Inferring structured connectivity from spike trains under negative

By Scott W. Linderman, Ryan P. Adams, and Jonathan W. Pillow
Harvard University, Harvard University, Princeton University
Abstract. The steady expansion of neural recording capability provides exciting opportunities for discovering unexpected patterns and gaining new insights into neural computation. Realizing these gains requires flexible and accurate yet tractable statistical methods for extracting structure from large-scale neural
recordings. Here we present a model for simultaneously recorded multi-neuron spike trains with negative binomial spiking and structured patterns of functional coupling between neurons. We use a generalized linear
model (GLM) with negative-binomial observations to describe spike trains, which provides a flexible model
for over-dispersed spike counts (i.e., responses with greater-than-Poisson variability), and introduce flexible
priors over functional coupling kernels derived from sparse random network models. The coupling kernels
capture dependencies between neurons by allowing spiking activity in each neuron to influence future spiking
activity in its neighbors. However, these dependencies tend to be sparse, and to have additional structure
that is not exploited by standard (e.g., group lasso) regularization methods.
For example, neurons may belong to different classes, as is often found in the retina, or they may be
characterized by a small number of features, such as a preferred stimulus selectivity. These latent variables
lend interpretability to otherwise incomprehensible data. To incorporate these concepts, we decompose the
coupling kernels with a weighted network, and leverage latent variable models like the Erd˝os-Renyi model,
stochastic block model, and the latent feature model as priors over the interactions.
To perform inference, we exploit recent innovations in negative binomial regression to perform efficient,
fully-Bayesian sampling of the posterior distribution over parameters given the data. This provides access
to the full posterior distribution over connectivity, and allows underlying network variables to be inferred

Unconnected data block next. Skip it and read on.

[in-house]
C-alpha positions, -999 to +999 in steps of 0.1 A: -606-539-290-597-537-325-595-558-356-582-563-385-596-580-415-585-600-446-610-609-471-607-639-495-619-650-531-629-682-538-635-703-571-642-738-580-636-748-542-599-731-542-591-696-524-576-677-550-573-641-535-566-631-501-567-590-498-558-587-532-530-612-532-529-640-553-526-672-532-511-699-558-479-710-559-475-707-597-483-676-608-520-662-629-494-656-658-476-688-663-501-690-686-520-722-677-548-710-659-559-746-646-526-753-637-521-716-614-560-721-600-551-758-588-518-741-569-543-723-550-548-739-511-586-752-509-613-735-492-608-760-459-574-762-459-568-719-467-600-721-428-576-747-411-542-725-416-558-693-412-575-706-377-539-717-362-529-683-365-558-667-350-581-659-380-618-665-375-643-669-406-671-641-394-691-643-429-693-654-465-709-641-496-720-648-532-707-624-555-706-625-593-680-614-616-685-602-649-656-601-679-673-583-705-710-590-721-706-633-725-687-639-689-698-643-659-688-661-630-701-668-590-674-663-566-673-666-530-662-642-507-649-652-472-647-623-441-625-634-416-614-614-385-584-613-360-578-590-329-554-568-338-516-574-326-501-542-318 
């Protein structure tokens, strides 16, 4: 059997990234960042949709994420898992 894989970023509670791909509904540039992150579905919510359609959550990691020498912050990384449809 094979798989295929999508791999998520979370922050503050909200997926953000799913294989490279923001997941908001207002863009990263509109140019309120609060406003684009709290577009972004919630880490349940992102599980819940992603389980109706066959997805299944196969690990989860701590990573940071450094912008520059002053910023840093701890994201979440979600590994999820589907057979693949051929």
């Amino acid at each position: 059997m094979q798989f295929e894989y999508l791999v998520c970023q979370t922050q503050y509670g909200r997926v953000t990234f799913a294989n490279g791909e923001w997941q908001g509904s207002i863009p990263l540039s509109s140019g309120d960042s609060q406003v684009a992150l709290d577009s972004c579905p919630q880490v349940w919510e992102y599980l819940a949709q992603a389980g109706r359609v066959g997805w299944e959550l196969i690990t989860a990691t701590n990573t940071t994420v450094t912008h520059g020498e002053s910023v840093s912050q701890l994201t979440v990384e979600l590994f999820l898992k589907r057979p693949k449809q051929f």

alongside the low-dimensional latent variables of each neuron. We apply the model to neural data from
primate retina and show that it recovers interpretable patterns of interaction between different cell types.
1. Model. We begin with vectors of simultaneously recorded spike counts, {sn }N
n=1 , from N neurons,
where each vector sn ∈ NT+ represents T time bins. Typically, the bin size is taken to be small enough that
only a few spikes may be observed, for example 10ms. We will model these spike counts as random draws
from a negative binomial distribution,
sn,t + ξ − 1
sn,t ∼ NB(ξ, pn,t ) =
(1 − pn,t )ξ pn,t
, we have that E[sn,t ] = ξλn,t and Var[sn,t ] = ξλn,t (1 + λtn ).
for ξ > 0 and pn,t ∈ (0, 1). Letting λn,t = 1−p
We proceed by modeling λn,t with a log linear model. Let,
log λn ≡ ψ n ∼ N (µψ , σψ
µψ = bn 1T +
An0 →n · X n0 →n wn0 →n ,
n0 =1
where bn ∼ N (µb , σb2 ) is a constant bias for neuron n; An0 →n ∈ {0, 1} is a binary variable indicating whether
or not the spikes on neuron n0 affect the firing of neuron n; X n0 →n ∈ RT ×B is a matrix of given regressors,
typically the filtered spike history; and wn0 →n ∈ RB is a vector of weights capturing the directed effect of
neuron n0 on neuron n. Together, A and w represent a sparse, directed network of functional relationships.
This spike-and-slab model yields sparse parameter estimates and lends interpretability to an otherwise
complex set of O(N 2 ) variables. Moreover, we often expect to find interpretably structure within the functional network. In this abstract we will focus on one particular type of structure where each neuron belongs to
a latent class cn ∈ [1, . . . , C]. These latent classes govern the sparsity of the functional network through the